Mr. Chope: That intervention conveniently brings me to a proposition that I was going to make. The Leader of the House has said that the reason she is not prepared to table a motion on the Back-Bench business committee Standing Orders is that there is not sufficient time. I am the Member who tabled 15 amendments to the Sustainable Communities Act 2007 (Amendment) Bill. I hope that, when she replies to the debate, the Deputy Leader of the House will respond to this offer, which I make publicly.
I am not part of the usual channels-not part of the carve-up-but I would be prepared to withdraw all my amendments to that Bill, thereby ensuring that we did not have to spend an hour discussing them tomorrow and that we therefore had an hour to discuss the Standing Orders relating to the business of the House and Back Benchers' access to the Order Paper. I would be happy to give way to the hon. Lady if she thinks that that offers a reasonable way through the present impasse. We are told that the Leader of the House really wants to deliver, but is being held back; well, I am offering, in effect, one hour of time for that purpose, because I think that those Standing Orders are much more important than even the Sustainable Communities Act 2007 (Amendment) Bill.
Mr. John Redwood (Wokingham) (Con): We have living proof of the need for the motion in the shambles giving no time for proper consideration. Is my hon. Friend of my opinion that never before has the House been asked to take the Second Reading of a big, contentious Bill, the Finance Bill, and Committee stage and all remaining stages of another big, contentious Bill, the Digital Economy Bill, on the same day, with lots of other business tabled as well? Is that not complete chaos?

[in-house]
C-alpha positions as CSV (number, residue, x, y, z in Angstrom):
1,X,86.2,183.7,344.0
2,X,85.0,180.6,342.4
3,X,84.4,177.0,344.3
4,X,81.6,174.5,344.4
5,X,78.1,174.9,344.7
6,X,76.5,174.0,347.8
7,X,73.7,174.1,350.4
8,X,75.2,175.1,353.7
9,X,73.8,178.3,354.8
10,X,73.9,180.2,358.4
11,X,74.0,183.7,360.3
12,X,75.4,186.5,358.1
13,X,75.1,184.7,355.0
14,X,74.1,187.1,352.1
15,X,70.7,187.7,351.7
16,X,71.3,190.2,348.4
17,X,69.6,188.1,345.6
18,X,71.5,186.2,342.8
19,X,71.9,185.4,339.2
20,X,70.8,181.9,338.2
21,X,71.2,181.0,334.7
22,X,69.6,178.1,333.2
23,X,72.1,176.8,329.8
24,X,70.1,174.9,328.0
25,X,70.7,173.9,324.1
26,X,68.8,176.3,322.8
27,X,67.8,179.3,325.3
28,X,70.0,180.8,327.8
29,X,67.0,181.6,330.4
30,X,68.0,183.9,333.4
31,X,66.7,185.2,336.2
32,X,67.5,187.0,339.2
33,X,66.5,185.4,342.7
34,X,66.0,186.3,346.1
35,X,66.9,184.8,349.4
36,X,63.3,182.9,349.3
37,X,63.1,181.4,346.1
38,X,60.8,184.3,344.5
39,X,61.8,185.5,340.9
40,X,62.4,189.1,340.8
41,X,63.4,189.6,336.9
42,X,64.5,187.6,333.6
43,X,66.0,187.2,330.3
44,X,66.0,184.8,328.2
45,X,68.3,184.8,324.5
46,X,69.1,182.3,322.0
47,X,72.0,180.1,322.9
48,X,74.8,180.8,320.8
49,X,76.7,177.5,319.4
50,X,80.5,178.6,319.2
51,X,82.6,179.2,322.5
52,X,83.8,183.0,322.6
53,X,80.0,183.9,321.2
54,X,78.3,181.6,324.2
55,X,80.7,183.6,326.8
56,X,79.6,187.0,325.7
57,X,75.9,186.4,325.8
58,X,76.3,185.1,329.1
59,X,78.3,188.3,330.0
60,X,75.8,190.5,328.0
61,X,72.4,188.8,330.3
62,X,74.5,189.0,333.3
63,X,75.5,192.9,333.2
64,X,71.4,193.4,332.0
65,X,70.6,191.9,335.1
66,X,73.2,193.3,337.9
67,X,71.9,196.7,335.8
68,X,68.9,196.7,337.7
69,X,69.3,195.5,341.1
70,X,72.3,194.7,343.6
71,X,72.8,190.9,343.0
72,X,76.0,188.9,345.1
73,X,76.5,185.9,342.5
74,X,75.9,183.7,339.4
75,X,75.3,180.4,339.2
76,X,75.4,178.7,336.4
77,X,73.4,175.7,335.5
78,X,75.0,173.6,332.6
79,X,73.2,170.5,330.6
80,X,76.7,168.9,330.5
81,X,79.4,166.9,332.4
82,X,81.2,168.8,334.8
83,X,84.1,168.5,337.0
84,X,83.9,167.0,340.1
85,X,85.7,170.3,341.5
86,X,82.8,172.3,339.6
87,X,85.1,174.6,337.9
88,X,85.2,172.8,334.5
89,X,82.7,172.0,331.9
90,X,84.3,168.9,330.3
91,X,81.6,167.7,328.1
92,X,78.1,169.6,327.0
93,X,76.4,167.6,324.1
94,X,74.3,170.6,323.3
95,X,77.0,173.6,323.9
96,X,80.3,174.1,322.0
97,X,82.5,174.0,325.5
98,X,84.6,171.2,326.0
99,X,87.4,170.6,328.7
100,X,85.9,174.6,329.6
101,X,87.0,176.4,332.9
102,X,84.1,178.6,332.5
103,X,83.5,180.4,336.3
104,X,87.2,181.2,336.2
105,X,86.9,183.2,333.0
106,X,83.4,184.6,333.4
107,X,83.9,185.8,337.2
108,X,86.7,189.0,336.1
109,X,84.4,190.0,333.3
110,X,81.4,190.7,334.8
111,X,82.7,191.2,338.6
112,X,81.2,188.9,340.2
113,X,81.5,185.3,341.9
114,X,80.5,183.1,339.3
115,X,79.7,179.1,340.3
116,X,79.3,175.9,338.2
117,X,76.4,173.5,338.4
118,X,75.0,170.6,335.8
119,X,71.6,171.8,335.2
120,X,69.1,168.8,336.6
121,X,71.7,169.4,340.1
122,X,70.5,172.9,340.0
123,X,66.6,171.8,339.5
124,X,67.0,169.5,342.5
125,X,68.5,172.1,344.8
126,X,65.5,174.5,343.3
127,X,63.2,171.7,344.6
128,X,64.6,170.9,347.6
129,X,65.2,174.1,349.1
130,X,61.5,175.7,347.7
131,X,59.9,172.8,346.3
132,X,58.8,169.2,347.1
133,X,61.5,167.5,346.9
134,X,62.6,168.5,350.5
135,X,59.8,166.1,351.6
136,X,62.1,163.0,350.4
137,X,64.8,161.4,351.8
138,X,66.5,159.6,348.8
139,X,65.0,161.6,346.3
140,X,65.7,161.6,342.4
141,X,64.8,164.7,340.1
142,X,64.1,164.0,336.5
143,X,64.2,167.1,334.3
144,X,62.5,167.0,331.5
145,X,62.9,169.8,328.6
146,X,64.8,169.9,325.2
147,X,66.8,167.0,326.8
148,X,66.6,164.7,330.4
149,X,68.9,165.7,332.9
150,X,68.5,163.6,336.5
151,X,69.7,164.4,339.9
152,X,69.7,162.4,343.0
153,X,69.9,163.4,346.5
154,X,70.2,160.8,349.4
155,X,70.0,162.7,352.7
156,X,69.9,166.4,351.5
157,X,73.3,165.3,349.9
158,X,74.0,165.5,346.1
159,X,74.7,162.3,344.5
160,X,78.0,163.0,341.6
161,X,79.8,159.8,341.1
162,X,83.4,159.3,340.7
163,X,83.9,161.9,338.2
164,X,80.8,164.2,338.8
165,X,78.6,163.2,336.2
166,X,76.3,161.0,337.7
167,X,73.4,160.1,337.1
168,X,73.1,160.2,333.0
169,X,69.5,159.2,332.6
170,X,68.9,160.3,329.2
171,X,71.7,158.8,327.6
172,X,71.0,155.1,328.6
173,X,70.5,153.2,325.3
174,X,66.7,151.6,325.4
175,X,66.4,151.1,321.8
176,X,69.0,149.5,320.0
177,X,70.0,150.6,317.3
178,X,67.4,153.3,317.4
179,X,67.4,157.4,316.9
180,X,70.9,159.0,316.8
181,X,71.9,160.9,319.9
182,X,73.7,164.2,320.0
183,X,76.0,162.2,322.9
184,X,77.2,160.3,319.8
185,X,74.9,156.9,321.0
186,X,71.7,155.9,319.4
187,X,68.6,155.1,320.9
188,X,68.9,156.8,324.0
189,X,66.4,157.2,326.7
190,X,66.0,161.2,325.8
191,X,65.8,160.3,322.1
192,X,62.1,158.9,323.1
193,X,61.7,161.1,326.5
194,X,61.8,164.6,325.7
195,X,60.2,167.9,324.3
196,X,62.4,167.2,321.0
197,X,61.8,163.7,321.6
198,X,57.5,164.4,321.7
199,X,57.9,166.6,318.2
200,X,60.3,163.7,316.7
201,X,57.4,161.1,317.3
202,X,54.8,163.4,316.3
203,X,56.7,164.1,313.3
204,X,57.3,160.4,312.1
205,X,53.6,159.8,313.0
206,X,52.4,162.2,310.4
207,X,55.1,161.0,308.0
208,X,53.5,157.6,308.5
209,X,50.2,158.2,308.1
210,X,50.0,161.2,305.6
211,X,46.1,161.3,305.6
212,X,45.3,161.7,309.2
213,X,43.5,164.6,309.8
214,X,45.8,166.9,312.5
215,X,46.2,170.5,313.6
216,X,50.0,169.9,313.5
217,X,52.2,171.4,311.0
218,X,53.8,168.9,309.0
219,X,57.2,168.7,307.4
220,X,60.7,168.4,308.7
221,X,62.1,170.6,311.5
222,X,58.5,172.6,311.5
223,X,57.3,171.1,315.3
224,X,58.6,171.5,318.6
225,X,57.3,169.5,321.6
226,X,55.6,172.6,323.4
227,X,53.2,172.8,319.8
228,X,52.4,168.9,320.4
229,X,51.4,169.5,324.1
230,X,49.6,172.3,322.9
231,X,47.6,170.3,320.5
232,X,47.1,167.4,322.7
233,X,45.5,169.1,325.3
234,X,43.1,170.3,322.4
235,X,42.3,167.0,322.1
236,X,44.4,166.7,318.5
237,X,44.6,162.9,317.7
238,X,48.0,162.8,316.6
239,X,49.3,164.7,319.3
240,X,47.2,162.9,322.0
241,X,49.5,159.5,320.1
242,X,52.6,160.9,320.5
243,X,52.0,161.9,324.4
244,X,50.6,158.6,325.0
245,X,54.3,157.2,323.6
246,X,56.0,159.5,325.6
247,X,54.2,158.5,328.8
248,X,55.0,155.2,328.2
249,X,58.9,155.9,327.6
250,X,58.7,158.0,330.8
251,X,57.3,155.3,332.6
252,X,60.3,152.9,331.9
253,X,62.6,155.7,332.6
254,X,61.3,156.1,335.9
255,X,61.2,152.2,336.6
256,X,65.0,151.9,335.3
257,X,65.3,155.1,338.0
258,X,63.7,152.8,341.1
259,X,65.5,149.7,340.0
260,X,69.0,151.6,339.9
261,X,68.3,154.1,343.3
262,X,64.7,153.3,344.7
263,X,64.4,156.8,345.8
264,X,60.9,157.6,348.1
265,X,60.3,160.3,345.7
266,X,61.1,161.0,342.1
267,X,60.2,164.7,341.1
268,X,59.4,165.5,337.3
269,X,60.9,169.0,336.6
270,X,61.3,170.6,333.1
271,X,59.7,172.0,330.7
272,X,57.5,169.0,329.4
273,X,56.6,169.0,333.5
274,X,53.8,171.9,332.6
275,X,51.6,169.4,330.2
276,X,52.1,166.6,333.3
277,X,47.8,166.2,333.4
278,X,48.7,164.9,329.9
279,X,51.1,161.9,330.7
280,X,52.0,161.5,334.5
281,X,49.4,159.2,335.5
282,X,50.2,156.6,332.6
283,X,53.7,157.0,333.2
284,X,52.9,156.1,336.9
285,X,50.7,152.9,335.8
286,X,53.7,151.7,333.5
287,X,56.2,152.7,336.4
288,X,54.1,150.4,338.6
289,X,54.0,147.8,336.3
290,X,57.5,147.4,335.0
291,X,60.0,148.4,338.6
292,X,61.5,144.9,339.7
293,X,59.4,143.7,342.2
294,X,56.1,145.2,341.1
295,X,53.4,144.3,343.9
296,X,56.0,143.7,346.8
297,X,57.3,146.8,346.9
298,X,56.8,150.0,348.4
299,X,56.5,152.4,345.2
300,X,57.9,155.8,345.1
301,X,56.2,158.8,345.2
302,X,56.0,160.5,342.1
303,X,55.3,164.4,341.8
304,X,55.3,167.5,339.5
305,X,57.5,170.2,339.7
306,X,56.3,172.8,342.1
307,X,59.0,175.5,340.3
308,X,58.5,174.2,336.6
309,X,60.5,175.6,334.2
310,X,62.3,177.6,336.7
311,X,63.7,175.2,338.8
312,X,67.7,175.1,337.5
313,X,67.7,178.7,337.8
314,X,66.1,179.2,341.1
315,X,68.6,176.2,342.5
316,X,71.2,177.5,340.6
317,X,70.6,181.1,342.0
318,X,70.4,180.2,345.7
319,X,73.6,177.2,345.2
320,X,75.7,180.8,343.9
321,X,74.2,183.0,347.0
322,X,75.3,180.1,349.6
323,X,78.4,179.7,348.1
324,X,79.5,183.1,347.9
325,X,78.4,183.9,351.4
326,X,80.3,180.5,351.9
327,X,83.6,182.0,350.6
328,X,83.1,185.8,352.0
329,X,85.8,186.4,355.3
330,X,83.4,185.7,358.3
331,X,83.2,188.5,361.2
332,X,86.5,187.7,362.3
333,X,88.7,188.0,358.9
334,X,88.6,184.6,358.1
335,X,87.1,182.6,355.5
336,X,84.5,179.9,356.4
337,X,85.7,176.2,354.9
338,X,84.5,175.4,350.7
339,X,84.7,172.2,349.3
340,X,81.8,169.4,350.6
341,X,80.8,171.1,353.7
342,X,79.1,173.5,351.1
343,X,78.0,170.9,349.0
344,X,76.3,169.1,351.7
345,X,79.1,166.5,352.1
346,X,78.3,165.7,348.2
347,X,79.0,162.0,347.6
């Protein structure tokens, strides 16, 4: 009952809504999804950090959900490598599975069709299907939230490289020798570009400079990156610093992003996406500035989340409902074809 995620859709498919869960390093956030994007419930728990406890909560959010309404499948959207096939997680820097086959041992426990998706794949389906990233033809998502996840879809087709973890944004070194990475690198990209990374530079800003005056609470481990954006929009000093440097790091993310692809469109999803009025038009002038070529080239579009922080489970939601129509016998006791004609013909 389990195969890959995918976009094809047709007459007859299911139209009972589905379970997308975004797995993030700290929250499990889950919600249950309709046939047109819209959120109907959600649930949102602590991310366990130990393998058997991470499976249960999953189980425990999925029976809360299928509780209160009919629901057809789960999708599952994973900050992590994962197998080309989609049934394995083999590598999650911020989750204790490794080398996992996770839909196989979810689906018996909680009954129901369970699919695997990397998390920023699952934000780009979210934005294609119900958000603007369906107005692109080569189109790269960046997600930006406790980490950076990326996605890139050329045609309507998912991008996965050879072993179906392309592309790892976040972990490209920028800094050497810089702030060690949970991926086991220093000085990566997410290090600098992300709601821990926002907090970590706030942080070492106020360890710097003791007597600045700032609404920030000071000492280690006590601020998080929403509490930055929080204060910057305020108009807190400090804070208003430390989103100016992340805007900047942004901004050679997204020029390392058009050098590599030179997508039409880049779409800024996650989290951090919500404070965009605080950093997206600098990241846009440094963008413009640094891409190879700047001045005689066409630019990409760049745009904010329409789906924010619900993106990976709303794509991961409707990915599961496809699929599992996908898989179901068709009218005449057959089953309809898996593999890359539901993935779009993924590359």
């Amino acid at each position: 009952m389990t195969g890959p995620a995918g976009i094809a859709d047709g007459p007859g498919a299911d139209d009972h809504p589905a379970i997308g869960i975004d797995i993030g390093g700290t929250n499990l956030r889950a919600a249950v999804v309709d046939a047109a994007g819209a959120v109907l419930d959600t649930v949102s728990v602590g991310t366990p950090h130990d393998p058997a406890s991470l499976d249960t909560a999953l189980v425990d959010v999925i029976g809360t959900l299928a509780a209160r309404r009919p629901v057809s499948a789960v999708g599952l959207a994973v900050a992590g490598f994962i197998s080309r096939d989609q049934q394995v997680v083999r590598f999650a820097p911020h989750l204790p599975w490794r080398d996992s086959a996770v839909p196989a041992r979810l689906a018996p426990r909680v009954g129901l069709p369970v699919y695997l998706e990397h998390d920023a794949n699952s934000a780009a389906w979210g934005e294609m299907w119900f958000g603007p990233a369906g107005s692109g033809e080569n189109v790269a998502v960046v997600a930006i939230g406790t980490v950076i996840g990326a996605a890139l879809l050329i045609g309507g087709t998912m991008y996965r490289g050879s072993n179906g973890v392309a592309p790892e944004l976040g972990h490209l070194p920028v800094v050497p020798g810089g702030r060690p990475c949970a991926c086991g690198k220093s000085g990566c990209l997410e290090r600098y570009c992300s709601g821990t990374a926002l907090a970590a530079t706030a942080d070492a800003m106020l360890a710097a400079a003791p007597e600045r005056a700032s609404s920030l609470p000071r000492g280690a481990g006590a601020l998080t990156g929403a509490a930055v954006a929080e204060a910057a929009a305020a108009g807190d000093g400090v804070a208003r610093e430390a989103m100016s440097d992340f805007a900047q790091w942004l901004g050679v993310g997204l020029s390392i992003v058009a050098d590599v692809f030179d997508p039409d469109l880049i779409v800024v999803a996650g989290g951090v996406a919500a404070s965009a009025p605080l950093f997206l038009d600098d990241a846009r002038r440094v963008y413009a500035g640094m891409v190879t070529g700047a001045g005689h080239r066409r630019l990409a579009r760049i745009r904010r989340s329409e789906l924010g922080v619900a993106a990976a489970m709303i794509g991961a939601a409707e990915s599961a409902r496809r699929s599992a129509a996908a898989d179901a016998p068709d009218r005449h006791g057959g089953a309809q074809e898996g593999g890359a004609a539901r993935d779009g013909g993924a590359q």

Mr. Chope: My right hon. Friend is absolutely right. The sad thing is that, as was said at the beginning of the debate, the business motion is based on agreement between the two Front Benches. I find that difficult. The hon. Member for Oxford, West and Abingdon (Dr. Harris) said that there was a carve-up between the Labour and Conservative parties, but I disagree; I think there was a carve-up between the Government and the shadow Government, which is a very different proposition.
Mr. Cash: Does my hon. Friend recall the number of people-if not the precise number, certainly the volume-who guaranteed that the matters that we are now discussing should go through when there was, on the face of it, a convergence of view between the two Front Benches? The view of the House as a whole was carried by a very substantial number of Members, who may not be in the Chamber at the moment but who would be enraged by what is going on.